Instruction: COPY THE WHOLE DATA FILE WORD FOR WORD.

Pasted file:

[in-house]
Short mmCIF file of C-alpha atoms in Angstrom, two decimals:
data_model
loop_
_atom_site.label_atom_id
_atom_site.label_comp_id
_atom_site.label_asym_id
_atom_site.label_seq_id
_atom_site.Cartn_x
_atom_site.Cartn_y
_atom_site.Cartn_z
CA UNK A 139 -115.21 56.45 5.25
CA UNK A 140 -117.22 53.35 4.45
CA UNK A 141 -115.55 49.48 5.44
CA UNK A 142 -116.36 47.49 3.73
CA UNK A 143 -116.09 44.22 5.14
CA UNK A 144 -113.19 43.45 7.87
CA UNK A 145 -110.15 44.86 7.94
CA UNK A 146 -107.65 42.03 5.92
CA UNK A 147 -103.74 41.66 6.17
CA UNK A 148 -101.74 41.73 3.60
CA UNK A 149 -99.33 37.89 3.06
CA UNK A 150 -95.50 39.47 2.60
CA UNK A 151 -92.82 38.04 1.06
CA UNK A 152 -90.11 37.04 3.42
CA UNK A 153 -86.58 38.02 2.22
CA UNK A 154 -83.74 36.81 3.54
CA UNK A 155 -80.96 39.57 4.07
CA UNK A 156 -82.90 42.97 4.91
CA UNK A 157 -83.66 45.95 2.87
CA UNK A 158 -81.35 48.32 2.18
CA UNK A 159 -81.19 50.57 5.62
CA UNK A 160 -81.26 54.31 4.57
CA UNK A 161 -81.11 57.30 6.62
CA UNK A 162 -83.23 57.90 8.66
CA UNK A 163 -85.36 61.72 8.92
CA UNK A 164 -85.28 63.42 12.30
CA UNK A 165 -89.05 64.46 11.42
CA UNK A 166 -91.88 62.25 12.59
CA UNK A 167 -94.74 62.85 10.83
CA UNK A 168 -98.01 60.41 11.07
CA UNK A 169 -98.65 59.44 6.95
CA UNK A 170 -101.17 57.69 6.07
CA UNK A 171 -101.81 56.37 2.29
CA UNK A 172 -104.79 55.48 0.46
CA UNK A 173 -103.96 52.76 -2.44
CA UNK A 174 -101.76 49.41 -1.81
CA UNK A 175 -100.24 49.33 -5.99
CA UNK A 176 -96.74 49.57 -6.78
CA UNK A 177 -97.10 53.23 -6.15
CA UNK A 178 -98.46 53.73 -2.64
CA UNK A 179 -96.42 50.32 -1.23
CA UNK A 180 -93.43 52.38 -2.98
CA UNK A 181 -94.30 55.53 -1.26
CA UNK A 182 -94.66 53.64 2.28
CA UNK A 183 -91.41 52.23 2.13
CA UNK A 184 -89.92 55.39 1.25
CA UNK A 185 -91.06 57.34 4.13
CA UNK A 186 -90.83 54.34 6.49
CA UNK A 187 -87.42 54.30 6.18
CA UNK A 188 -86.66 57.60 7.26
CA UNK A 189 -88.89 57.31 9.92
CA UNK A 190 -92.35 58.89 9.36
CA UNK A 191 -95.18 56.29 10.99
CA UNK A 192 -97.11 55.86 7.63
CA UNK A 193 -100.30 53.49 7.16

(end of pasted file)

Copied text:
[in-house]
Short mmCIF file of C-alpha atoms in Angstrom, two decimals:
data_model
loop_
_atom_site.label_atom_id
_atom_site.label_comp_id
_atom_site.label_asym_id
_atom_site.label_seq_id
_atom_site.Cartn_x
_atom_site.Cartn_y
_atom_site.Cartn_z
CA UNK A 139 -115.21 56.45 5.25
CA UNK A 140 -117.22 53.35 4.45
CA UNK A 141 -115.55 49.48 5.44
CA UNK A 142 -116.36 47.49 3.73
CA UNK A 143 -116.09 44.22 5.14
CA UNK A 144 -113.19 43.45 7.87
CA UNK A 145 -110.15 44.86 7.94
CA UNK A 146 -107.65 42.03 5.92
CA UNK A 147 -103.74 41.66 6.17
CA UNK A 148 -101.74 41.73 3.60
CA UNK A 149 -99.33 37.89 3.06
CA UNK A 150 -95.50 39.47 2.60
CA UNK A 151 -92.82 38.04 1.06
CA UNK A 152 -90.11 37.04 3.42
CA UNK A 153 -86.58 38.02 2.22
CA UNK A 154 -83.74 36.81 3.54
CA UNK A 155 -80.96 39.57 4.07
CA UNK A 156 -82.90 42.97 4.91
CA UNK A 157 -83.66 45.95 2.87
CA UNK A 158 -81.35 48.32 2.18
CA UNK A 159 -81.19 50.57 5.62
CA UNK A 160 -81.26 54.31 4.57
CA UNK A 161 -81.11 57.30 6.62
CA UNK A 162 -83.23 57.90 8.66
CA UNK A 163 -85.36 61.72 8.92
CA UNK A 164 -85.28 63.42 12.30
CA UNK A 165 -89.05 64.46 11.42
CA UNK A 166 -91.88 62.25 12.59
CA UNK A 167 -94.74 62.85 10.83
CA UNK A 168 -98.01 60.41 11.07
CA UNK A 169 -98.65 59.44 6.95
CA UNK A 170 -101.17 57.69 6.07
CA UNK A 171 -101.81 56.37 2.29
CA UNK A 172 -104.79 55.48 0.46
CA UNK A 173 -103.96 52.76 -2.44
CA UNK A 174 -101.76 49.41 -1.81
CA UNK A 175 -100.24 49.33 -5.99
CA UNK A 176 -96.74 49.57 -6.78
CA UNK A 177 -97.10 53.23 -6.15
CA UNK A 178 -98.46 53.73 -2.64
CA UNK A 179 -96.42 50.32 -1.23
CA UNK A 180 -93.43 52.38 -2.98
CA UNK A 181 -94.30 55.53 -1.26
CA UNK A 182 -94.66 53.64 2.28
CA UNK A 183 -91.41 52.23 2.13
CA UNK A 184 -89.92 55.39 1.25
CA UNK A 185 -91.06 57.34 4.13
CA UNK A 186 -90.83 54.34 6.49
CA UNK A 187 -87.42 54.30 6.18
CA UNK A 188 -86.66 57.60 7.26
CA UNK A 189 -88.89 57.31 9.92
CA UNK A 190 -92.35 58.89 9.36
CA UNK A 191 -95.18 56.29 10.99
CA UNK A 192 -97.11 55.86 7.63
CA UNK A 193 -100.30 53.49 7.16